State Democratic leaders said Wednesday they were troubled by Gov. Bill Haslam’s plan to expand pre-K programs in only two major cities. “We had an important opportunity to use our own federal tax dollars so more children can have a seat in a pre-K classroom,” said state Rep. Gloria Johnson, D-Knoxville, in a news release. “I am extremely troubled that Gov. Haslam has ignored Knox County — despite the district’s interest — and only offered this opportunity to Memphis and Nashville.” The U.S. Department of Education made an offer to states of federal matching dollars to expand pre-K programs. Tennessee was eligible to receive nearly $70 million of its own federal tax dollars.
Dueling football coaches have become central to a bid to unseat state Rep. Gloria Johnson, D-Knoxville. In her television ad, Johnson gets a boost from the legendary Tennessee football coach and player. “I’m coach Johnny Majors,” he says in the 30-second spot. “I know winning takes leaders who have the courage to do what’s right. That’s why I’m voting for Gloria Johnson.” A negative mail piece paid for by the Tennessee Federation For Children, a group that lobbies for school vouchers, features side-by-side photos of Johnson and Kiffin, whose abrupt exit from Tennessee after just one season still has fans of the school furious.
Ahead of a Nov. 4 vote on allowing grocery stores to sell wine, the “vote no” group will spend about $10,000 on radio and in-store advertisements in the Memphis area. Josh Hammond , owner of Buster’s Liquors & Wines in Memphis and the president of the Tennessee Wine & Spirits Retailers Association , said the marketing effort will be dwarfed by the Red White and Food campaign, which has already started rolling out television and radio ads. The battleground is the 78 municipalities in Tennessee, including Memphis, that collected enough signatures to get the vote on the ballot. If approved — as is expected in Memphis — grocery stores will be able to sell wine beginning July 1, 2016. That is, unless lawmakers move up the date, as Lt. Gov. Ron Ramsey says is possible.
Supporters and opponents of a proposed amendment to the Tennessee Constitution to give lawmakers more power to regulate abortion are flooding the television airwaves to try to influence voters ahead next month’s election. A new study released by the non-partisan Center for Public Integrity on Thursday finds that a total of $2.4 million has been spent to run more than 3,000 TV spots about ballot measures going before voters this election, with the vast majority of the advertising concerning the abortion amendment. Amendment One seeks to nullify a 2000 Tennessee Supreme Court decision that found several abortion restrictions in state law at the time violated a woman’s fundamental right to privacy as guaranteed in the Tennessee Constitution.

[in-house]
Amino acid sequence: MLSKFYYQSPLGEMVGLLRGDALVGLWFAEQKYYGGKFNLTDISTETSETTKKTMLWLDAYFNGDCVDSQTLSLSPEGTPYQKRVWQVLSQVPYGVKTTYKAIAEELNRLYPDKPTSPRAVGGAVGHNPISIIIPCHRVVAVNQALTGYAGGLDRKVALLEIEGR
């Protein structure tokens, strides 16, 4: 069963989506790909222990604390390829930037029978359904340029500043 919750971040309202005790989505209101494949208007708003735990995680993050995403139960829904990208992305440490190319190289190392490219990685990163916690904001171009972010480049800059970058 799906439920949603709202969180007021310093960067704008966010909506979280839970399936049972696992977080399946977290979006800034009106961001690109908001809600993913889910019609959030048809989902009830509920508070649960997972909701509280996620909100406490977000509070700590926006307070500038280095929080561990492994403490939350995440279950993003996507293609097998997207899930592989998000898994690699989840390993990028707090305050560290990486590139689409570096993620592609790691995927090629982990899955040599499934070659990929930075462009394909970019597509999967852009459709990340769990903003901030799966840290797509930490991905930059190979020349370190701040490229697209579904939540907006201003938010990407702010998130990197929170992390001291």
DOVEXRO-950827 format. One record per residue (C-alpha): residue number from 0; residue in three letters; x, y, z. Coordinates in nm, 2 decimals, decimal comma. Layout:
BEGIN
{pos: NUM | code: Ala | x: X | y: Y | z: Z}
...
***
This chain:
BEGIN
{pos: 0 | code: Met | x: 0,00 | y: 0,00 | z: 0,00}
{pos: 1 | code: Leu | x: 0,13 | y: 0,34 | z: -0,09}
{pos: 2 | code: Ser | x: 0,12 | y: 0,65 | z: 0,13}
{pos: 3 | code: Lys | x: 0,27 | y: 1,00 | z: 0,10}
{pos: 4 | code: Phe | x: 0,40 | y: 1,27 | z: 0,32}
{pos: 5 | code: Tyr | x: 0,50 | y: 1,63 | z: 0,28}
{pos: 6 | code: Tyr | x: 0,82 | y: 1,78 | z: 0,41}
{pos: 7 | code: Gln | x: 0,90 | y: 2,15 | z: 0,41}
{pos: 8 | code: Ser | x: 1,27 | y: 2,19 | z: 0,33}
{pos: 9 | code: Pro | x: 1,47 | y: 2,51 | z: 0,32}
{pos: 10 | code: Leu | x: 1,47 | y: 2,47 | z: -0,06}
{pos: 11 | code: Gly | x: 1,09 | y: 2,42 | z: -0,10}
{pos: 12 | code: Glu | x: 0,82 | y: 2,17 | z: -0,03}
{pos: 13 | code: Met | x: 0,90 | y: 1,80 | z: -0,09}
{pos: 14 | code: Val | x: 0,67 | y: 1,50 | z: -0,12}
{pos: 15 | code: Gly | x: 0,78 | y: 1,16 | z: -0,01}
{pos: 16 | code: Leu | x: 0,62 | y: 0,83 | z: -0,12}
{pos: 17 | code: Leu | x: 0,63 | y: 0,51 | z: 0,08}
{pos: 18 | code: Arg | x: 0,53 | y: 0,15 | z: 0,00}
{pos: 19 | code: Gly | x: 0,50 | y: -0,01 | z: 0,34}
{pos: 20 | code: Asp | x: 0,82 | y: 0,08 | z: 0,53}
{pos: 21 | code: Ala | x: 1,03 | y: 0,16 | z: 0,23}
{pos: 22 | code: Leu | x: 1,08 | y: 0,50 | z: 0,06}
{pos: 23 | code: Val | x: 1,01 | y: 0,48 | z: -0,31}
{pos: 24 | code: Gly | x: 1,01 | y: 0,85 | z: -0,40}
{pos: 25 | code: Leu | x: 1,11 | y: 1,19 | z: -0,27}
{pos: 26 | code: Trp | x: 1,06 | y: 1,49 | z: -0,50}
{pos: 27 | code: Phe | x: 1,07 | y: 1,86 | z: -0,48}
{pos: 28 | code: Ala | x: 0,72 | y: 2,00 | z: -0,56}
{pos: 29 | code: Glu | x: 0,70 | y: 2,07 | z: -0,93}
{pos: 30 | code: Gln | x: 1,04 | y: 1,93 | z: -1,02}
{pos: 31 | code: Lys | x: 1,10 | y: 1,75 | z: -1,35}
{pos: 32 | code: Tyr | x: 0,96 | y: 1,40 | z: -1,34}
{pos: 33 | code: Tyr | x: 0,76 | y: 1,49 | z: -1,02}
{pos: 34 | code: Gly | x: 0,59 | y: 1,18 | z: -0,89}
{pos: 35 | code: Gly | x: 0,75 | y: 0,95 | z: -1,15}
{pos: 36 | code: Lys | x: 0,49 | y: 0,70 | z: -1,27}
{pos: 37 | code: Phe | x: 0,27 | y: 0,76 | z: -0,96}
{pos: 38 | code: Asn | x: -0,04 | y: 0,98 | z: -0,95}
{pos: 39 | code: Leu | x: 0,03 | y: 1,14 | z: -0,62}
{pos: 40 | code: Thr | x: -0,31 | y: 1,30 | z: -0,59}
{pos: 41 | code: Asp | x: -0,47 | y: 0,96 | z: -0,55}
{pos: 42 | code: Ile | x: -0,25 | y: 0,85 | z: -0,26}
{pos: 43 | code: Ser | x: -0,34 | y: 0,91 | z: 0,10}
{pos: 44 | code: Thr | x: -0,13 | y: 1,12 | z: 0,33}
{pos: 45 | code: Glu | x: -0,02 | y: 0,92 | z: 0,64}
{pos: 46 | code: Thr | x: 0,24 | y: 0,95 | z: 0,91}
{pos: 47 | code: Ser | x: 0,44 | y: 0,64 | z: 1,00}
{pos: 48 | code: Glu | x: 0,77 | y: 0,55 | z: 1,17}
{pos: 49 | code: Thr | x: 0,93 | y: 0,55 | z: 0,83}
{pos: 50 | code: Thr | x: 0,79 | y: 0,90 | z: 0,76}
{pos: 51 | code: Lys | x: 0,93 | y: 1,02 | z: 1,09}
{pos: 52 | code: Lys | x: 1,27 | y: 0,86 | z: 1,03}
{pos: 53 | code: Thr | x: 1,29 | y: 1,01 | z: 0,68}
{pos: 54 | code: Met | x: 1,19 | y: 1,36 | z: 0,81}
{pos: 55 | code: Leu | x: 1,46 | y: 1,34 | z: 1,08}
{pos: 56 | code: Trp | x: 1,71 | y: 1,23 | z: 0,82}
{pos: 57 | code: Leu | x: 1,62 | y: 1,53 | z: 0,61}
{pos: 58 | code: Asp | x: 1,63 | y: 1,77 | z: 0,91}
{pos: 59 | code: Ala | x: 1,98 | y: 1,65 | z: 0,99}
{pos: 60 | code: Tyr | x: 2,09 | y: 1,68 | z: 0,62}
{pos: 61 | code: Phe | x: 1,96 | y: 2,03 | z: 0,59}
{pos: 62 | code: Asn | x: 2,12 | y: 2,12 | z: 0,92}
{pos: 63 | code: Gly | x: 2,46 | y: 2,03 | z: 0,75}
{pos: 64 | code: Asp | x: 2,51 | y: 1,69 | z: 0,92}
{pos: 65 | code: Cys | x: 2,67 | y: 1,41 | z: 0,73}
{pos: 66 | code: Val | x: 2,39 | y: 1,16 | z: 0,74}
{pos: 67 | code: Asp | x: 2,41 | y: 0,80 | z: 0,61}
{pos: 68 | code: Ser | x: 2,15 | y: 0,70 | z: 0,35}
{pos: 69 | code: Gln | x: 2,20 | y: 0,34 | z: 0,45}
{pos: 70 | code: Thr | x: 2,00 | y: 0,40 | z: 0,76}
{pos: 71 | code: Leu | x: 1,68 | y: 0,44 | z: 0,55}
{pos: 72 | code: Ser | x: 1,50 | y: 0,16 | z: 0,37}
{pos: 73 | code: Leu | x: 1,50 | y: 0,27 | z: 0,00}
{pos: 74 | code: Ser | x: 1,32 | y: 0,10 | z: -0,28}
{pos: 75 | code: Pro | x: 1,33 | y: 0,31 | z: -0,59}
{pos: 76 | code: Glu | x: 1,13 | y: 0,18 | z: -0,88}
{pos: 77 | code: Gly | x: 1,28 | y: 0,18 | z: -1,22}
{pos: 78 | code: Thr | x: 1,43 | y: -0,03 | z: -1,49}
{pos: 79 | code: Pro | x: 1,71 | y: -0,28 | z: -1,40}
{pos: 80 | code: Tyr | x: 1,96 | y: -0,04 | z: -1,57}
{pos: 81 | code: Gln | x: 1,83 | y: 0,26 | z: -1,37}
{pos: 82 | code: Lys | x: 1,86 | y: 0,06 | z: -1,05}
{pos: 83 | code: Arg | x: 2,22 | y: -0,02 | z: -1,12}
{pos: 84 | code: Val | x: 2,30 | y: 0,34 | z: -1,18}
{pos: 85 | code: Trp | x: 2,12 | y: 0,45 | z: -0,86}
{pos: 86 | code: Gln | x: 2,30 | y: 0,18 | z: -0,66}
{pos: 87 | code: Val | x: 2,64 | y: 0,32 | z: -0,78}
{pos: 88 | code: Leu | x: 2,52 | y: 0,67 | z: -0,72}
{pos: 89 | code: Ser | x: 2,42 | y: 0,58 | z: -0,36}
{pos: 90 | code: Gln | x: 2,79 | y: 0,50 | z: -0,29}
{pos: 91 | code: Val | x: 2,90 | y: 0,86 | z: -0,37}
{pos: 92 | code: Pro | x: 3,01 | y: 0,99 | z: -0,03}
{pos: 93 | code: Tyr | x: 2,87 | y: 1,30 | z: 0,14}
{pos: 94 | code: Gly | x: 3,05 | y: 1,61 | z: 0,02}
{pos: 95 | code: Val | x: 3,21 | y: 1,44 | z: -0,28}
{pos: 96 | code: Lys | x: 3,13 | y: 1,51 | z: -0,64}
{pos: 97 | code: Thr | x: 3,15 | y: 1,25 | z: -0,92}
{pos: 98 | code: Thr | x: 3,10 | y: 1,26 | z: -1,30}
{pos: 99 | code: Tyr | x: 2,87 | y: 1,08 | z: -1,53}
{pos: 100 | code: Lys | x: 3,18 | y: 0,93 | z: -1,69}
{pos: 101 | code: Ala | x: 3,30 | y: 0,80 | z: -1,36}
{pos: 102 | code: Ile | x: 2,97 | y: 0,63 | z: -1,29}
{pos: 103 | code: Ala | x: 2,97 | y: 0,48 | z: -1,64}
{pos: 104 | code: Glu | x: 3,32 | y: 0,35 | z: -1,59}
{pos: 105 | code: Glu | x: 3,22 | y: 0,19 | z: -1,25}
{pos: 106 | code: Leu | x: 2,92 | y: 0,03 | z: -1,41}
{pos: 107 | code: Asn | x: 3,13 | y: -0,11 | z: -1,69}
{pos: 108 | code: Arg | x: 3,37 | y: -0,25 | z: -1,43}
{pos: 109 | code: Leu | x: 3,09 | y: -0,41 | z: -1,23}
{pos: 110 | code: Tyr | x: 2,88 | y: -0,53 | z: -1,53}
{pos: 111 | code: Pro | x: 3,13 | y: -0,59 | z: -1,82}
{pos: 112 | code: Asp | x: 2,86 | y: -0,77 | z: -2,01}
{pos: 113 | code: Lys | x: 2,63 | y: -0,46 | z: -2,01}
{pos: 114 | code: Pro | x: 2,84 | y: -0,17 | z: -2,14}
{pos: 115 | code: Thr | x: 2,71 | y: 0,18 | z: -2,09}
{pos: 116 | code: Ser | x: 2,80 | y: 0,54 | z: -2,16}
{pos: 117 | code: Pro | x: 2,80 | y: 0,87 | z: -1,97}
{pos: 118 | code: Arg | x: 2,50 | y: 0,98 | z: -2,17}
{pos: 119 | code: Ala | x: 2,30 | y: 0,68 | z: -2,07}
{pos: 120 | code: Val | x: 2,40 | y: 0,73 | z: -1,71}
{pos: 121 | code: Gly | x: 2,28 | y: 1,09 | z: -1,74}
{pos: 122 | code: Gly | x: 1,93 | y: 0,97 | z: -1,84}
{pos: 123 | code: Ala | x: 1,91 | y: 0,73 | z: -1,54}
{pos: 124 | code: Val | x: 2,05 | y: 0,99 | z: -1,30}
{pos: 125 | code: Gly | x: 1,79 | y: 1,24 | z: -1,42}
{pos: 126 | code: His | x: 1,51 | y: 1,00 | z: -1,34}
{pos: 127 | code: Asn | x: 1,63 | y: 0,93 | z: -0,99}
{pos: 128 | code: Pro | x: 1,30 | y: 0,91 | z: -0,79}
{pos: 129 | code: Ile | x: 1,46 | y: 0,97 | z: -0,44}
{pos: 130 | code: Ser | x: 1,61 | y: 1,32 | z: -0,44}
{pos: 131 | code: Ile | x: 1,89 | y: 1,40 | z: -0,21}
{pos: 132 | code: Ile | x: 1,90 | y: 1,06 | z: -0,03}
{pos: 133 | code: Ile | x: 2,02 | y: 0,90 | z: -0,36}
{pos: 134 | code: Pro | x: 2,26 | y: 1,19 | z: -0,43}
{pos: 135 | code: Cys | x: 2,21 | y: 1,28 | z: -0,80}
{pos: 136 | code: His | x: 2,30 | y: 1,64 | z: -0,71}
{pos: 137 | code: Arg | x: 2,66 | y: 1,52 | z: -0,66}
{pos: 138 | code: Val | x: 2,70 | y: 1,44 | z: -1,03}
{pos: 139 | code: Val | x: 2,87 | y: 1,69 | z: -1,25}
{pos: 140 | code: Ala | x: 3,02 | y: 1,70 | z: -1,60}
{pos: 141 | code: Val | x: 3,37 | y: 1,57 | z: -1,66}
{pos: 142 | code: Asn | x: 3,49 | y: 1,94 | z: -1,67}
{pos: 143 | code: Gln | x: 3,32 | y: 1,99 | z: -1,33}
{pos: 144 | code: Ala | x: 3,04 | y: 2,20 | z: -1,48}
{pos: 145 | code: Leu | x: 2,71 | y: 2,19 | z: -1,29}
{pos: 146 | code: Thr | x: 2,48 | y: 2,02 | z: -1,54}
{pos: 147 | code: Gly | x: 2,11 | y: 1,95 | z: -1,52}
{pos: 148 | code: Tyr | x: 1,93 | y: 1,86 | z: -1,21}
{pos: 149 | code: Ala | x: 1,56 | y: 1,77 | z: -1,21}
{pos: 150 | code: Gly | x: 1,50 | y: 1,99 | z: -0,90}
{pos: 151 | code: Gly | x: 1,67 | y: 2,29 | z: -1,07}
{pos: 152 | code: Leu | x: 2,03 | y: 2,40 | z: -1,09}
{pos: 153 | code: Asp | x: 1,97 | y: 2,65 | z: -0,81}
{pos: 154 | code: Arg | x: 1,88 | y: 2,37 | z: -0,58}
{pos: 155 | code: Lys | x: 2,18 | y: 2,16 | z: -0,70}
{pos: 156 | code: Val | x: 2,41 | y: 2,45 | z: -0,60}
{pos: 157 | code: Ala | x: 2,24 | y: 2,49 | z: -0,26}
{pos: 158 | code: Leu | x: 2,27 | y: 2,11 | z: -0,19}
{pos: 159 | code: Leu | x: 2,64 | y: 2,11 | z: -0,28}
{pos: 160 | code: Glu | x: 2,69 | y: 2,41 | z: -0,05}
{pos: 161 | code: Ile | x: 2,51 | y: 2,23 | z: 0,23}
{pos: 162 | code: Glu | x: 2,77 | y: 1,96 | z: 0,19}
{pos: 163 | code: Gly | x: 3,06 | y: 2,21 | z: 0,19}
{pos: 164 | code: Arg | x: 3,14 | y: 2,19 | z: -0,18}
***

A group of doctors opposed to a controversial ballot proposal about abortion said Tuesday that voters should turn down the measure to protect women’s health. Amendment 1 would bring sweeping changes to the state constitution that will harm women across the state, said Deborah Webster-Clair, a retired obstetrician-gynecologist. She spoke during a press conference at a Planned Parenthood health center in Nashville. “Supporting Amendment 1 will erode a woman’s fundamental right to autonomous decision-making and privacy regarding her own health care,” she said. “Politicians should not be interfering in personal medical decisions when they do not understand the medical basis of those decisions or the physical, emotional or economic impact of each individual pregnancy.”
Tennessee voters could read and re-read Amendment 4 on the ballot and still be clueless of its practical effect. No one has raised any money to either make sure the measure passes or fails. So there’s been no education effort, not even yard signs. While the other amendments hit hot buttons like abortion, judicial elections and income taxes, Amendment 4 – simply put – allows veteran groups to do what most non-profits already can – hold a raffle. Your typical 501(c)(3) non-profit in Tennessee can only hold one raffle a year. And to do so, they have to apply with the state, get specific approval from the legislature and strictly follow their plan, down to having the drawing at specific date and time.
State and federal officials have cleared the way for deep mine operations in Rhea County, Tenn., to begin extracting coal from Dayton Mountain. Officials with Dayton, Tenn.-based Iron Properties LLC said on Tuesday that the coal mine at the larger of the two sites, the 127-acre Liberty Mine, could be in operation by 2017 and initially employ a little less than 100 people. That’s one-third of the anticipated 300 jobs the Rhea County operations are expected to eventually create. The salary for an underground miner is more than $50,000 a year in a county where the median household income in 2012 was $34,842. But Dave Fortner, partner in Iron Properties with owner Jason McCoy, says the world coal market is down and the company is hoping for improvement down the road as the primary mine is developed and readied for opening.